Receiver Seeks OK to Sell Youngstown Thermal for $250K

YOUNGSTOWN, Ohio – The receiver overseeing the operations of Youngstown Thermal Cooling LLC has filed a motion in the Mahoning County Court of Common Pleas to sell the company’s assets for $250,000 to SOBE Thermal Energy Systems LLC.

The motion was filed electronically Friday afternoon.

Court documents say that the receiver for Youngstown Thermal, Reg Martin, entered into a purchase agreement April 19.  The $250,000 price tag is “believed to be the highest and best price to be had in the foreseeable future,” the motion states.

The Mahoning County Common Pleas Court must approve the sale agreement, and the transaction is also contingent on approval by the Public Utilities Commission of Ohio.

A spokesman for PUCO confirms the agency was informed recently that a sale of Youngstown Thermal is pending.

“We were made aware this week,” said Matt Schilling, spokesman. As of Friday, Youngstown Thermal had not filed any documents with the PUCO.

Youngstown Thermal supplies steam heat and some cooling services to more than 35 customers in the city’s central business district.

The court appointed a receiver in August 2017 after Youngstown Thermal failed to make payments on critical utility bills.  The utilities threatened to terminate service, which would have forced Youngstown Thermal to shut down, leaving customers without basic heating or chilling services.

Since then, the district heating utility has restructured its business under receiver Reg Martin, who has worked for nearly two years to find a buyer for the operation.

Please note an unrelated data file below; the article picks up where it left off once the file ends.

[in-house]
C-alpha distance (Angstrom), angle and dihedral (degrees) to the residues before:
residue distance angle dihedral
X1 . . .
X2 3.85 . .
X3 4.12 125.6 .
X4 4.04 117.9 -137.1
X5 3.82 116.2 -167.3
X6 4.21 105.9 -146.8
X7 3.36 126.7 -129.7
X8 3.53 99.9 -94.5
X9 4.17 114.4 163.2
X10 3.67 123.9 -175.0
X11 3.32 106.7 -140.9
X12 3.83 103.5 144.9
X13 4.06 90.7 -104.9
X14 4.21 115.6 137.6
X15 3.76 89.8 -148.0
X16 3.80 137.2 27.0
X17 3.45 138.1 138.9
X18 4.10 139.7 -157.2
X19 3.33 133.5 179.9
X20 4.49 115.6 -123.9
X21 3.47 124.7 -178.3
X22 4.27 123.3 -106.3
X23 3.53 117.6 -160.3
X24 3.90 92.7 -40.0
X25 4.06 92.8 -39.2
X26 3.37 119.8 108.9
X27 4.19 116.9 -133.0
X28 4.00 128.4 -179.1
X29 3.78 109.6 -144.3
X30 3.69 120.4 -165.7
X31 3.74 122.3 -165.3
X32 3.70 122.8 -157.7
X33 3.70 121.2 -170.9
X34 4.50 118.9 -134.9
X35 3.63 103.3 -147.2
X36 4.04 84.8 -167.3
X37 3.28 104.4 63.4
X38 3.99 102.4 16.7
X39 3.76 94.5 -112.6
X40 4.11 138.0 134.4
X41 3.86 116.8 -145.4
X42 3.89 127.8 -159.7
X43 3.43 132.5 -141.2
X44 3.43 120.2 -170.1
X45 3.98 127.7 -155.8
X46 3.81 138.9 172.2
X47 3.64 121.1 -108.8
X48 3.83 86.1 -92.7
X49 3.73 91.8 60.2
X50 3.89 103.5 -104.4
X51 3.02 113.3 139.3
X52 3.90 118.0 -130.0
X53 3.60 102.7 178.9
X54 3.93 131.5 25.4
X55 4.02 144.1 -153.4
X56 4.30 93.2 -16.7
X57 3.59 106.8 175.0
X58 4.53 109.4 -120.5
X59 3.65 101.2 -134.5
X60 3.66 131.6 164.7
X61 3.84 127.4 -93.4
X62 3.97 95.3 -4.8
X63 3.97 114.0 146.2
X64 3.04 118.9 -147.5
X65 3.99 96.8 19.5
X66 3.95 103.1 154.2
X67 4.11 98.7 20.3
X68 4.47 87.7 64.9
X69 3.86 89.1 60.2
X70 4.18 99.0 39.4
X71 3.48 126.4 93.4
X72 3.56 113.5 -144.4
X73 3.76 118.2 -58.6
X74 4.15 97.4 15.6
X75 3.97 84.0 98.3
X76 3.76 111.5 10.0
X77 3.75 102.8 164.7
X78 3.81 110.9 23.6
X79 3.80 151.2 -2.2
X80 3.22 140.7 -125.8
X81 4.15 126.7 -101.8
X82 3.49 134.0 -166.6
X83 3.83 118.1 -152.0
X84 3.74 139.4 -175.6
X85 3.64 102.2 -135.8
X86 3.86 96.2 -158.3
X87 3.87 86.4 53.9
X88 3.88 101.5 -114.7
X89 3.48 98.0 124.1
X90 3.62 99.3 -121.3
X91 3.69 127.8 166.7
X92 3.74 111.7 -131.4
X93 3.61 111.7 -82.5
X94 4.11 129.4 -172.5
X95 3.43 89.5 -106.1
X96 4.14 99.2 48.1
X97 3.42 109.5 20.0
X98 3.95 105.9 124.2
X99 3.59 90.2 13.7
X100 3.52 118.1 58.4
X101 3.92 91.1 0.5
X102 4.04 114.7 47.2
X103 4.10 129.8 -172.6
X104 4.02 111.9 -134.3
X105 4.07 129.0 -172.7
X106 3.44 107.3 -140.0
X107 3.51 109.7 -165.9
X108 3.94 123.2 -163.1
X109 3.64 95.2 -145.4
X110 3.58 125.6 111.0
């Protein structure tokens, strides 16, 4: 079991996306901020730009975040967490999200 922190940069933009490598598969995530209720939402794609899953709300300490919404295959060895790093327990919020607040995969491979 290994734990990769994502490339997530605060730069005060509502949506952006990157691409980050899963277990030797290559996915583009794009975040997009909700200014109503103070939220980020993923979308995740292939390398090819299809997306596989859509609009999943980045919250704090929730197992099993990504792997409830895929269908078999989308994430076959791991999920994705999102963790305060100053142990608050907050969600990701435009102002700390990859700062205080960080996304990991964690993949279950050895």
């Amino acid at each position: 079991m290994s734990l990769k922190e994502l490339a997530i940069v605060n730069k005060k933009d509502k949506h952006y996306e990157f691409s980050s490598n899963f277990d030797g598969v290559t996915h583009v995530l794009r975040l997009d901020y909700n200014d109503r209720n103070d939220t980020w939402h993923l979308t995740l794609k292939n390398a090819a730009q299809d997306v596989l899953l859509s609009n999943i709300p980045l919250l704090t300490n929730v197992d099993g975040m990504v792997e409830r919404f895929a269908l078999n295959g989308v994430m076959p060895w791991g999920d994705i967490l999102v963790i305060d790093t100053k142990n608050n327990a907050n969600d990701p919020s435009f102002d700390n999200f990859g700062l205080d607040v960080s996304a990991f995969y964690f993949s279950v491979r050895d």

According to the receiver’s fifth report filed with the court in January, Youngstown Thermal submitted a draft purchase agreement to SOBE Energy Solutions LLC, a private “non-traditional” company based in Dublin, Ohio.

Meanwhile, Martin continued to pursue other opportunities, including advocating that the city assume ownership of the plant.  However, Mayor Jamael Tito Brown declined to pursue any idea of the city managing the steam-heat plant.

Efforts to contact Martin for this story were unsuccessful.

Martin told The Business Journal in late March that he was optimistic a sale agreement with SOBE could be reached within several weeks.  The agreement, he said, would mean better rates for customers now in Youngstown Thermal’s system, who have had to bear drastic rate hikes throughout Thermal’s receivership.

Under SOBE’s business model, customers would experience better rates than from another for-profit utility, Martin said at the time.

According to its website, SOBE Energy uses waste-to-fuel energy conversion technology that produces a clean, synthetic fuel gas that can be used directly in burners for heating, or in gas turbines for electrical generation.  Youngstown Thermal uses fuel oil that is derived from wood waste, which has reduced fuel costs at the plant by about $1 million a year.

In September 2018, SOBE sent a non-binding letter of intent to Youngstown Thermal proposing to purchase of the steam plant, according to a previous receiver’s report.

Youngstown Thermal began to experience financial troubles in 2017 after its largest customer, Youngstown State University, opted to build its own boiler units and left the system.  The company was forced into receivership when it was unable to pay its bills. 

Under receivership, Youngstown Thermal was able to erase a deficit of $1.8 million and realize a small profit of $2,500 during 2018, according to reports filed with the court.  This was accomplished through cutting costs, reducing the workforce, instituting an emergency surcharge on customers, and establishing a new rate structure.

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